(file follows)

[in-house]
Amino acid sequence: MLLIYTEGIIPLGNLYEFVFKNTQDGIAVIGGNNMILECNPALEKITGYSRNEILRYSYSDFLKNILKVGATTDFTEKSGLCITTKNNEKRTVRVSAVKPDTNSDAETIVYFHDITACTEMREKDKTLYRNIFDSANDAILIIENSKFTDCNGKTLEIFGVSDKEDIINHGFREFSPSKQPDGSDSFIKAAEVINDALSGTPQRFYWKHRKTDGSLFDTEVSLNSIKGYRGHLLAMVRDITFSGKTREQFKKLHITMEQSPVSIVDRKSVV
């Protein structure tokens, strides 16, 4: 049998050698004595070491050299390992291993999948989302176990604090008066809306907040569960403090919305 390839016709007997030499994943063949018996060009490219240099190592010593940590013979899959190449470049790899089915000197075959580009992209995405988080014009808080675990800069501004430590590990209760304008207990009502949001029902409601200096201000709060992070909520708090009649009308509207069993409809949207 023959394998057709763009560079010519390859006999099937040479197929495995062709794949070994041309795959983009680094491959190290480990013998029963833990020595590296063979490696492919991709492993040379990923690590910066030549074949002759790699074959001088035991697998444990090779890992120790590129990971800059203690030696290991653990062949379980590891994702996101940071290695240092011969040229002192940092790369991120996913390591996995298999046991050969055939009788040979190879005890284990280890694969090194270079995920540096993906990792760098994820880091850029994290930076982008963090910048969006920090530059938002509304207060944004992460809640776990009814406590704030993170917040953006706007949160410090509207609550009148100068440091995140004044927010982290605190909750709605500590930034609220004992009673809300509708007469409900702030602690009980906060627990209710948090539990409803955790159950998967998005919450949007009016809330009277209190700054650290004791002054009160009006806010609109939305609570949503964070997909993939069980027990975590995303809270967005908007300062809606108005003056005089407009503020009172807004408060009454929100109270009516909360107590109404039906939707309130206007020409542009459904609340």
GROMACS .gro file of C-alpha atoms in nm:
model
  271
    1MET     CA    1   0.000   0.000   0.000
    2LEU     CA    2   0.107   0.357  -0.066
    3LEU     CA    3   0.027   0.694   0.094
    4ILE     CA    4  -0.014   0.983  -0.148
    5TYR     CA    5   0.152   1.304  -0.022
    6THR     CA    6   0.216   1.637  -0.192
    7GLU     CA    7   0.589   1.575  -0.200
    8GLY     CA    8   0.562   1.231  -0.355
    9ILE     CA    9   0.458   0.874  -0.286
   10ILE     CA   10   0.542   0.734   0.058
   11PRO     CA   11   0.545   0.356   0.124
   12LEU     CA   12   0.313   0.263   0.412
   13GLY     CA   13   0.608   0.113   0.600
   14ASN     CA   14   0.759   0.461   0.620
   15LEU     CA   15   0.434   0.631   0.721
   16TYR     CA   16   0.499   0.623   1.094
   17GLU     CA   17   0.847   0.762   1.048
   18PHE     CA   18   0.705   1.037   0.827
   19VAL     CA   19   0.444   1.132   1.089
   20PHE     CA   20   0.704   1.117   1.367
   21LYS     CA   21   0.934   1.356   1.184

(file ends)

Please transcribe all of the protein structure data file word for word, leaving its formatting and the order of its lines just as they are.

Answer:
[in-house]
Amino acid sequence: MLLIYTEGIIPLGNLYEFVFKNTQDGIAVIGGNNMILECNPALEKITGYSRNEILRYSYSDFLKNILKVGATTDFTEKSGLCITTKNNEKRTVRVSAVKPDTNSDAETIVYFHDITACTEMREKDKTLYRNIFDSANDAILIIENSKFTDCNGKTLEIFGVSDKEDIINHGFREFSPSKQPDGSDSFIKAAEVINDALSGTPQRFYWKHRKTDGSLFDTEVSLNSIKGYRGHLLAMVRDITFSGKTREQFKKLHITMEQSPVSIVDRKSVV
């Protein structure tokens, strides 16, 4: 049998050698004595070491050299390992291993999948989302176990604090008066809306907040569960403090919305 390839016709007997030499994943063949018996060009490219240099190592010593940590013979899959190449470049790899089915000197075959580009992209995405988080014009808080675990800069501004430590590990209760304008207990009502949001029902409601200096201000709060992070909520708090009649009308509207069993409809949207 023959394998057709763009560079010519390859006999099937040479197929495995062709794949070994041309795959983009680094491959190290480990013998029963833990020595590296063979490696492919991709492993040379990923690590910066030549074949002759790699074959001088035991697998444990090779890992120790590129990971800059203690030696290991653990062949379980590891994702996101940071290695240092011969040229002192940092790369991120996913390591996995298999046991050969055939009788040979190879005890284990280890694969090194270079995920540096993906990792760098994820880091850029994290930076982008963090910048969006920090530059938002509304207060944004992460809640776990009814406590704030993170917040953006706007949160410090509207609550009148100068440091995140004044927010982290605190909750709605500590930034609220004992009673809300509708007469409900702030602690009980906060627990209710948090539990409803955790159950998967998005919450949007009016809330009277209190700054650290004791002054009160009006806010609109939305609570949503964070997909993939069980027990975590995303809270967005908007300062809606108005003056005089407009503020009172807004408060009454929100109270009516909360107590109404039906939707309130206007020409542009459904609340």
GROMACS .gro file of C-alpha atoms in nm:
model
  271
    1MET     CA    1   0.000   0.000   0.000
    2LEU     CA    2   0.107   0.357  -0.066
    3LEU     CA    3   0.027   0.694   0.094
    4ILE     CA    4  -0.014   0.983  -0.148
    5TYR     CA    5   0.152   1.304  -0.022
    6THR     CA    6   0.216   1.637  -0.192
    7GLU     CA    7   0.589   1.575  -0.200
    8GLY     CA    8   0.562   1.231  -0.355
    9ILE     CA    9   0.458   0.874  -0.286
   10ILE     CA   10   0.542   0.734   0.058
   11PRO     CA   11   0.545   0.356   0.124
   12LEU     CA   12   0.313   0.263   0.412
   13GLY     CA   13   0.608   0.113   0.600
   14ASN     CA   14   0.759   0.461   0.620
   15LEU     CA   15   0.434   0.631   0.721
   16TYR     CA   16   0.499   0.623   1.094
   17GLU     CA   17   0.847   0.762   1.048
   18PHE     CA   18   0.705   1.037   0.827
   19VAL     CA   19   0.444   1.132   1.089
   20PHE     CA   20   0.704   1.117   1.367
   21LYS     CA   21   0.934   1.356   1.184